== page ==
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The family can be viewed as a private world, one into which courts should be reluctant to intrude. In our society, recognition of the specialness of the parent/child relationship is well entrenched: “The best person to bring up a child is the natural parent.” Yet legal intervention in this relationship may be justified when children need protection.
The resulting tension is the principal subject of this book. An Australian court dealing with a child must seek the outcome most likely to promote that child’s “best interests”. The book includes case studies illustrating the difficulties magistrates and judges have encountered in applying the best interests test. These cases also prompt questions about the capacity of courts to make effective orders when children are not receiving adequate care: a court order cannot re-make a child’s life. The first part of the book looks at the various issues that may arise in regards to different views on what “best interests” may be. Cultural diversity must also be taken into account. To what extent should Australian law seek to accommodate differing views on child-rearing? This question is particularly relevant to an examination of the impact on Indigenous communities of current child protection policies. Cultural bias can be criticised, but the system should not lose sight of the goals and standards expected of procedures designed to achieve what is best for all children, Indigenous and non-Indigenous.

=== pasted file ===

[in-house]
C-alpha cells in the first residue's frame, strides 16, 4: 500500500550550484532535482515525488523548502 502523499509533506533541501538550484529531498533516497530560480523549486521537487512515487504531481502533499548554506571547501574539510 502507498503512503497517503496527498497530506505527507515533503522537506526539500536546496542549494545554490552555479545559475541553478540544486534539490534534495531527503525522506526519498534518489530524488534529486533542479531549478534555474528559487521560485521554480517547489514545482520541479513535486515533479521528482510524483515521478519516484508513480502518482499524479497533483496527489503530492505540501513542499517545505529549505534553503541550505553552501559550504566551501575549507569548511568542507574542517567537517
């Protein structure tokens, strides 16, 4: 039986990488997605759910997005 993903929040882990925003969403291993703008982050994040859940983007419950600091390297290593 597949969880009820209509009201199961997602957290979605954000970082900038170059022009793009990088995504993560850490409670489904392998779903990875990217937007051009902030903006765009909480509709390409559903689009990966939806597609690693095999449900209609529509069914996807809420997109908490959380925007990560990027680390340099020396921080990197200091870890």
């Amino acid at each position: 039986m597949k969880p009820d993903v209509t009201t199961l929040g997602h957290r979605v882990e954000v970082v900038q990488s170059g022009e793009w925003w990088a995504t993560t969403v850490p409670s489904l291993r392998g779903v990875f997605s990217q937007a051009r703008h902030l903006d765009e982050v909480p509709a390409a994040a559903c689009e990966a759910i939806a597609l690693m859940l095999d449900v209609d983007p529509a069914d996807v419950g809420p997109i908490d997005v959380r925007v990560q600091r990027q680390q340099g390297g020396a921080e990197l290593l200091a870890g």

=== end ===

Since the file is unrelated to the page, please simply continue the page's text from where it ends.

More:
In addition to considering cases in which parents’ authority is challenged, Part II of the book addresses another issue. When a dispute arises about the medical treatment of a mature child, the child may assert the power to give the necessary consent to, or to decline, the treatment. If the adult world disapproves of the child’s decision a court can override it on the ground that the child is vulnerable and needs protection. Is this a benevolent application of the “best interests” test or unwarranted paternalism?